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Brief Case: MBA Alum Leads with (Night) Vision

About the University of Maryland's Robert H. Smith School of Business

The Robert H. Smith School of Business is an internationally recognized leader in management education and research. One of 12 colleges and schools at the University of Maryland, College Park, the Smith School offers undergraduate, full-time and part-time MBA, executive MBA, online MBA, specialty master's, PhD and executive education programs, as well as outreach services to the corporate community. The school offers its degree, custom and certification programs in learning locations in North America and Asia.

Oct 14, 2015

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Growing up just four blocks from the University of Maryland, Cary Thomas ’70, MBA ’74, lived close to campus but saw higher education as something far out of reach. Most of his family had jobs at UMD but did not understand his desire to go to college.

Despite the skepticism, he took a leap of faith that led to two UMD degrees and a pioneering role in technology systems used at universities around the nation.

“It was just serendipity that I happened to be at the right place, just as computer technology was really beginning to take off and complex problems were beginning to be solved,” he says.

Working with several UMD professors in the afternoons, he helped develop the first computerized budget model used by any state agency in Maryland. After finishing an undergraduate degree in information systems, he worked full-time at UMD while earning his MBA.

His first big venture in the private sector was cofounding Paciolan, a software company that revolutionized the sports ticketing market by eliminating paper inventories and opening the way for electronic distribution. Today most NCAA Division I-A school use this technology.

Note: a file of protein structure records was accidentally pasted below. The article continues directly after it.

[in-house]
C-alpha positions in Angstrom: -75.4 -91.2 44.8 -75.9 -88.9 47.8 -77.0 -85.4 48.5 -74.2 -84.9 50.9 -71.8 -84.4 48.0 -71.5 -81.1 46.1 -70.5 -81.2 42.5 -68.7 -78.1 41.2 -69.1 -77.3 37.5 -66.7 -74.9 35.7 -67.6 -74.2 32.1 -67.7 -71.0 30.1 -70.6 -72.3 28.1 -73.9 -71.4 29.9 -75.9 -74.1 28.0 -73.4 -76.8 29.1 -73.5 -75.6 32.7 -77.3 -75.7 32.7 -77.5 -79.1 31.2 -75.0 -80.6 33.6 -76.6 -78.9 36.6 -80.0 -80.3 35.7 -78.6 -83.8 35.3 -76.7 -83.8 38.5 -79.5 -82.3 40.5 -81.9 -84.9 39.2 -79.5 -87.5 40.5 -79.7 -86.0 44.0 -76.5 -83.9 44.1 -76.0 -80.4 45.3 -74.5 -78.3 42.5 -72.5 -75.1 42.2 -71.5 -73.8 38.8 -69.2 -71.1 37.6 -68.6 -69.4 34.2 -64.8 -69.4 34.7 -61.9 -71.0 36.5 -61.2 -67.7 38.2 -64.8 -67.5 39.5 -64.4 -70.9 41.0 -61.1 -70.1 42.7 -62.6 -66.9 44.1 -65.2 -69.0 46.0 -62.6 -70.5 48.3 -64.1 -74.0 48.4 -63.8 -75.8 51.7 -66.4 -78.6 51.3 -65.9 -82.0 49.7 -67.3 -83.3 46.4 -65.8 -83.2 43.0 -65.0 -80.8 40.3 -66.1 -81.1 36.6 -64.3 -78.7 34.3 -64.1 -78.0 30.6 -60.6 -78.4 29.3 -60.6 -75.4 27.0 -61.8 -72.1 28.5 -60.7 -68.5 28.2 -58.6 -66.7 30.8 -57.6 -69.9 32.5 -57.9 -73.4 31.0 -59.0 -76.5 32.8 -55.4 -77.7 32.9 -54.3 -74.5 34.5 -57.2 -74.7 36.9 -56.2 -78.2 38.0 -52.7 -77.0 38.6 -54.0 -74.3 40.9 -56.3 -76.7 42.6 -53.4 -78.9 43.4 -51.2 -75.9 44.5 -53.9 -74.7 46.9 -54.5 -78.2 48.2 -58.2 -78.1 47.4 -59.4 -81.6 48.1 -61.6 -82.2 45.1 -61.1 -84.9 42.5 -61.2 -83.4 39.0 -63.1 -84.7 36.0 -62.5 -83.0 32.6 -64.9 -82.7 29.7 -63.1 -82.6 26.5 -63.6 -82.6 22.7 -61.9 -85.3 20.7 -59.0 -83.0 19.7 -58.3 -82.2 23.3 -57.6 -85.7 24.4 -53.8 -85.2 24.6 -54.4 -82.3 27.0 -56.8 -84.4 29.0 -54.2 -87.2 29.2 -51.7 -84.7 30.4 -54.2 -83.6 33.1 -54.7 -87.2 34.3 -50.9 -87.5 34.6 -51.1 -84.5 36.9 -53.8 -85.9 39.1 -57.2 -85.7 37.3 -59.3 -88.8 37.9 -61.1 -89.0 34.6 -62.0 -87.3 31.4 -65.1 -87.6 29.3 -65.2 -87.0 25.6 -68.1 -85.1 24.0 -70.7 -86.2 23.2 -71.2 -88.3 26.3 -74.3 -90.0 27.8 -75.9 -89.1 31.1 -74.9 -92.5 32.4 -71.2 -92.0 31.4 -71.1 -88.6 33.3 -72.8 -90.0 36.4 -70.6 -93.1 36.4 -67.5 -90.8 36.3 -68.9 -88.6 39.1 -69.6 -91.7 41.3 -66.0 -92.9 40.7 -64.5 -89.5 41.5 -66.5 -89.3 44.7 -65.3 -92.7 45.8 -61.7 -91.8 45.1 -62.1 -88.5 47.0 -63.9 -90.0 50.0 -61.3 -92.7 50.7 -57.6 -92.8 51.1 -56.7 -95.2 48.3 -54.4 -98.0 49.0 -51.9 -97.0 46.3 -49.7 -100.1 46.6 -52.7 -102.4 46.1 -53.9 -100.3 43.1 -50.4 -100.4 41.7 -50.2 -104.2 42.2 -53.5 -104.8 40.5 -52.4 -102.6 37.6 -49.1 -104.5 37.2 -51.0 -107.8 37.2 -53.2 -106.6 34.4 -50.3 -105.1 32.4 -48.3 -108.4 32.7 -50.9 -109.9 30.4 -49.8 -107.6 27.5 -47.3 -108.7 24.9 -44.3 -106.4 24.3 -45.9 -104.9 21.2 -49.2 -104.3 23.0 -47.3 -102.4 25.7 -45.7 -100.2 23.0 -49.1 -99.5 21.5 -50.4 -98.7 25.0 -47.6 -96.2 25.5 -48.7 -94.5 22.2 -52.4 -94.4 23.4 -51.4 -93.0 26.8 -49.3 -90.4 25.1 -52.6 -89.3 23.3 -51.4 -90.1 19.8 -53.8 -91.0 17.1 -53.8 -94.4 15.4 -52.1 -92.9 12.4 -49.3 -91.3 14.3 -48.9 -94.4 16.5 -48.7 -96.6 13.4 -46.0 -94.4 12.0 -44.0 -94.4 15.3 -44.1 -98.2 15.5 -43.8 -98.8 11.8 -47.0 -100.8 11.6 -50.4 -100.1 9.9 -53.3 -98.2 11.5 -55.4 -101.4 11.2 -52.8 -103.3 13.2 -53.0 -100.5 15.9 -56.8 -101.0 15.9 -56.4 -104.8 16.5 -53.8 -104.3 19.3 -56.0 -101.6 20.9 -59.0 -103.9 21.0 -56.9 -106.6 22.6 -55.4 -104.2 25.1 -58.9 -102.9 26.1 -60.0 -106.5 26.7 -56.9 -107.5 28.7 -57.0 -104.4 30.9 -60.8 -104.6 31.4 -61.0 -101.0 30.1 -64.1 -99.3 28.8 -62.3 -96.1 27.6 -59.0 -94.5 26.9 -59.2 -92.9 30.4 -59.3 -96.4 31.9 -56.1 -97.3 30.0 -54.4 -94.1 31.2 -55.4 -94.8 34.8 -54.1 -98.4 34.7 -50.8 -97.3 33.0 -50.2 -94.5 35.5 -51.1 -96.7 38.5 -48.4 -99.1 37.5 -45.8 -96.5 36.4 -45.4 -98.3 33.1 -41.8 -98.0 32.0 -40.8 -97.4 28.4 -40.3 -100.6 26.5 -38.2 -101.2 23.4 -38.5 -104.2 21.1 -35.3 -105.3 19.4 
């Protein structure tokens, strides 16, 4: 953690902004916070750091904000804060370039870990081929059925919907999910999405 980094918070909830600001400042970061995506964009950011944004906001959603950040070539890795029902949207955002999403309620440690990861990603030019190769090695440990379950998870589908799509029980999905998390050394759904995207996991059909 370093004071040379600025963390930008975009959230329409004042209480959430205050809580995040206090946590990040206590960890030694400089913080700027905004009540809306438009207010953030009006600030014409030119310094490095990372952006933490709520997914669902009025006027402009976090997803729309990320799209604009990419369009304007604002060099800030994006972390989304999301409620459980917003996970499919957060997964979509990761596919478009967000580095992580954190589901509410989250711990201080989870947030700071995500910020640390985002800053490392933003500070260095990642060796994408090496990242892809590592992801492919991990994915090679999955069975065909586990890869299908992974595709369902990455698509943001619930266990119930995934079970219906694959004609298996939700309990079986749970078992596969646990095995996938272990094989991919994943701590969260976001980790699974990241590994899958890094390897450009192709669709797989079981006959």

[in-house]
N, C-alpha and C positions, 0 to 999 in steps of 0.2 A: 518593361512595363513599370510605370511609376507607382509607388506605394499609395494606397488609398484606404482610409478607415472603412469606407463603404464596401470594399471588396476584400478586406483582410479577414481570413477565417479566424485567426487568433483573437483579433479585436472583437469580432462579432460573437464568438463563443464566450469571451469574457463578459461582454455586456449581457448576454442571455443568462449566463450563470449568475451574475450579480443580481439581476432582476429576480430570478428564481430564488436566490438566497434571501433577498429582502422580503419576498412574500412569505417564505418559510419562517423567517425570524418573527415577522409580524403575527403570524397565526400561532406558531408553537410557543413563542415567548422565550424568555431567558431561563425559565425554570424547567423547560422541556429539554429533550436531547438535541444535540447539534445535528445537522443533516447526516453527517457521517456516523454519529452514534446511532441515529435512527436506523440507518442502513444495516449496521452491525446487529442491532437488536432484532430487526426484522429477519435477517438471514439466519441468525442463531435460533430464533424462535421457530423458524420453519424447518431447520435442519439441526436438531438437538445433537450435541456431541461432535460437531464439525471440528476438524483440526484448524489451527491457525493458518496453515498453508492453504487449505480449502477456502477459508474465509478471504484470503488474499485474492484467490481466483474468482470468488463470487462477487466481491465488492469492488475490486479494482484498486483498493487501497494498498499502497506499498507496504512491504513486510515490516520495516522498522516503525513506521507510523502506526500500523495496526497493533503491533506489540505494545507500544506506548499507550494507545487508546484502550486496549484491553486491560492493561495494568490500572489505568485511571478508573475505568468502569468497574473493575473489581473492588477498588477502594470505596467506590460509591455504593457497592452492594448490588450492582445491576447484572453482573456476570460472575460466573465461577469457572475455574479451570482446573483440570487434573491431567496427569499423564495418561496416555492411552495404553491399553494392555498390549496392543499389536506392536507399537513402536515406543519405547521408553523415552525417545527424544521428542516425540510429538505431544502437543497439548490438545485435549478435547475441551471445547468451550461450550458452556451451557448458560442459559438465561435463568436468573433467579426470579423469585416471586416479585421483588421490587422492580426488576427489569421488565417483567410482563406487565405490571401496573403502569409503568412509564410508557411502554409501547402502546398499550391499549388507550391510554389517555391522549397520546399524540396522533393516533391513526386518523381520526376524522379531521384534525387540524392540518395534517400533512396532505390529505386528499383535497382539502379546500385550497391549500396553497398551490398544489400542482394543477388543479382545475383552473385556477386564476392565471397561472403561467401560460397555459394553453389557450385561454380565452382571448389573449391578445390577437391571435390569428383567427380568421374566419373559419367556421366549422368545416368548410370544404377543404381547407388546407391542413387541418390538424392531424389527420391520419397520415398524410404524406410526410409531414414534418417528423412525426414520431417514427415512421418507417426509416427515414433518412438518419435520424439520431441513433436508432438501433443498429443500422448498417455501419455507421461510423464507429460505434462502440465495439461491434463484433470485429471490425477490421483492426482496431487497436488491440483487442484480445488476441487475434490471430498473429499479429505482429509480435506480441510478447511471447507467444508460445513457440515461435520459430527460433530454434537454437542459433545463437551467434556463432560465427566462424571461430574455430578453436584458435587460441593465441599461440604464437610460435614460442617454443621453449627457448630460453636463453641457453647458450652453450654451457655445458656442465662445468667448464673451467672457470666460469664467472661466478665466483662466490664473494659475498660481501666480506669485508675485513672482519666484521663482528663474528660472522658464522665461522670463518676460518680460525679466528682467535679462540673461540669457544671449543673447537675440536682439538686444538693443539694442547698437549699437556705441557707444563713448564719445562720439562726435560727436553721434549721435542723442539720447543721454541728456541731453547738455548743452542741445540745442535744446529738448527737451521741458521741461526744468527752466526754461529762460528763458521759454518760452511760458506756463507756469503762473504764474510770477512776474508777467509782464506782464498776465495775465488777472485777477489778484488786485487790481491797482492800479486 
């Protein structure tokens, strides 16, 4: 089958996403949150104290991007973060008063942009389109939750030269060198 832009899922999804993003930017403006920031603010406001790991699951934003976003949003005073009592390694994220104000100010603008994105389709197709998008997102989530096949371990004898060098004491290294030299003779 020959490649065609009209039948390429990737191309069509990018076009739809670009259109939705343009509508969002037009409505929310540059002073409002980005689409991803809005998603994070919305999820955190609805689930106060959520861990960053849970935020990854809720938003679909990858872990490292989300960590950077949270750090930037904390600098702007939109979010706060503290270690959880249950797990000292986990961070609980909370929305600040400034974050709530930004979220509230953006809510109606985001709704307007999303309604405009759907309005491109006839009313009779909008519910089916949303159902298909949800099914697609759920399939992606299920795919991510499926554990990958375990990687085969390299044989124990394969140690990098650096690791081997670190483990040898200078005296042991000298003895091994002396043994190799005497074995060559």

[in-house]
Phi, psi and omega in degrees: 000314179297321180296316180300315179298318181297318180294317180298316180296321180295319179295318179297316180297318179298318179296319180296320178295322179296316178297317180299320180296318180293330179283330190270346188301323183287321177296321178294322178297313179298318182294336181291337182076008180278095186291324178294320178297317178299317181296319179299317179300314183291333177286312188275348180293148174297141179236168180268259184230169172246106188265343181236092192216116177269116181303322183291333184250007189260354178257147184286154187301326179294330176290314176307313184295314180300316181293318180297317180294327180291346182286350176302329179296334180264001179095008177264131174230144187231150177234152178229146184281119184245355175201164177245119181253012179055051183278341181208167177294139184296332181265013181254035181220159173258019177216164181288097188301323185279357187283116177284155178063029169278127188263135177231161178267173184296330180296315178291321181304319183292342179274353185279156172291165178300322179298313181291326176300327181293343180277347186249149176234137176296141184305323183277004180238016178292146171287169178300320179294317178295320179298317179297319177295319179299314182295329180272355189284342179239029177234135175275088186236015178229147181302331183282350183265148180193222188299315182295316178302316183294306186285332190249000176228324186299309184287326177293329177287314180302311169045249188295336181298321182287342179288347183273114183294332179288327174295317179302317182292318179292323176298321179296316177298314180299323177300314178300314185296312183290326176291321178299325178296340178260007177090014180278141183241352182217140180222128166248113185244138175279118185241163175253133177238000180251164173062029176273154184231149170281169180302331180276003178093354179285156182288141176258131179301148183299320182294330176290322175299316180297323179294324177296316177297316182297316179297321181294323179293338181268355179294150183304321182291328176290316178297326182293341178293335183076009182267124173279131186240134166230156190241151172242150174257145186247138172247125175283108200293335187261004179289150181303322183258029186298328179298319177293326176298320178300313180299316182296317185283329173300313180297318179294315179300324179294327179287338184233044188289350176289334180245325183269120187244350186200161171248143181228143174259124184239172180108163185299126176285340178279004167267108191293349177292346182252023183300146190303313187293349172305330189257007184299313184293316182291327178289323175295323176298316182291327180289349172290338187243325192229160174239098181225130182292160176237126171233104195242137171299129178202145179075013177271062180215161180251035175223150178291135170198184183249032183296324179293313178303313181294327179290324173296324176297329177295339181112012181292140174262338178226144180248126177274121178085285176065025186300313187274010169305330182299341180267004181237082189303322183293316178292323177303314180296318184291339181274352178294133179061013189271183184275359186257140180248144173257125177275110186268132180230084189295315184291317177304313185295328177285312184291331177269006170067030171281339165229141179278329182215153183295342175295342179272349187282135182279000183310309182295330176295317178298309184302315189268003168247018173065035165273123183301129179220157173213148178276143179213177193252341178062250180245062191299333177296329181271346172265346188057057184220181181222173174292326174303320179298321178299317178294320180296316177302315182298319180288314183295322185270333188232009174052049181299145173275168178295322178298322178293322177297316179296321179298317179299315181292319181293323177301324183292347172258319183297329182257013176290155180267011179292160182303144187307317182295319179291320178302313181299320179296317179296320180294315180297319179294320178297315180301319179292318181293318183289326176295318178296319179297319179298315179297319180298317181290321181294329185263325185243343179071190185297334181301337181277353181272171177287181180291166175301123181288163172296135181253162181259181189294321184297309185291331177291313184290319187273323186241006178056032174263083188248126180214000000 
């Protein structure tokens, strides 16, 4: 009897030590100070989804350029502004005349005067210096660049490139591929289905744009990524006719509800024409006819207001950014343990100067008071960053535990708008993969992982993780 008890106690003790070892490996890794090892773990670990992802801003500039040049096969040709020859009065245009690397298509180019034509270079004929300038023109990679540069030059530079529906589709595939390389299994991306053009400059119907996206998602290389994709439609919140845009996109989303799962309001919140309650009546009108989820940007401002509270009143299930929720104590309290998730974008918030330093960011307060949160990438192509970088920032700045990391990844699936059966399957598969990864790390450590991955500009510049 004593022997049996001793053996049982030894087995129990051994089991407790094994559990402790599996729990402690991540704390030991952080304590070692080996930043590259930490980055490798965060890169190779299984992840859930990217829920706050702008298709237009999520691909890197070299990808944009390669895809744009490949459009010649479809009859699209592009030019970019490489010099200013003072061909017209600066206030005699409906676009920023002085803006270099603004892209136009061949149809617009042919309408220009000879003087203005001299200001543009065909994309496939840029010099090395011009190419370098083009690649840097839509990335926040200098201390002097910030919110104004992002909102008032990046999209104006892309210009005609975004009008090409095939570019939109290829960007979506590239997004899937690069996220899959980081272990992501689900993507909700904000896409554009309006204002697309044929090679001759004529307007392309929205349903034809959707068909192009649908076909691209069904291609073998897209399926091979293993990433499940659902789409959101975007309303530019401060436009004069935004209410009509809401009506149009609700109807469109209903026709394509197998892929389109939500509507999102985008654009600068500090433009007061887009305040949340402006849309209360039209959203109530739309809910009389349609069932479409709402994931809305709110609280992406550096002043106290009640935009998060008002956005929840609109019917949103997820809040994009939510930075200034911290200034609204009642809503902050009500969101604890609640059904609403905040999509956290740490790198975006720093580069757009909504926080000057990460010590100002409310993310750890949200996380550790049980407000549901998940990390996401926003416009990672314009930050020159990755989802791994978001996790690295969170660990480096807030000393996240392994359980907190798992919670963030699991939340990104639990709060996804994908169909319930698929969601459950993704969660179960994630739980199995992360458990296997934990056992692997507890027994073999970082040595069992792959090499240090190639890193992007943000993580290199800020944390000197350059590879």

The customizable system allows universities to assign values to different customers for preferred seating. Notre Dame rewards donors, for example, while West Point places value on the graduating year of alumni.

Thomas also worked at the University of Southern California, where he helped develop beacons for U.S. Army tanks in the first Gulf War. The signals were visible through night vision goggles, allowing soldiers to identify friendly tanks.

Thomas then transitioned to several leadership and management positions in the medical field, such as chief operating officer at a cancer institute, senior associate dean of finance and administration at a medical school, and most recently senior vice president at The Scripps Research Institute.

“The technology is moving so fast,” Thomas says. “It’s just an exciting field to be in.” /EB/

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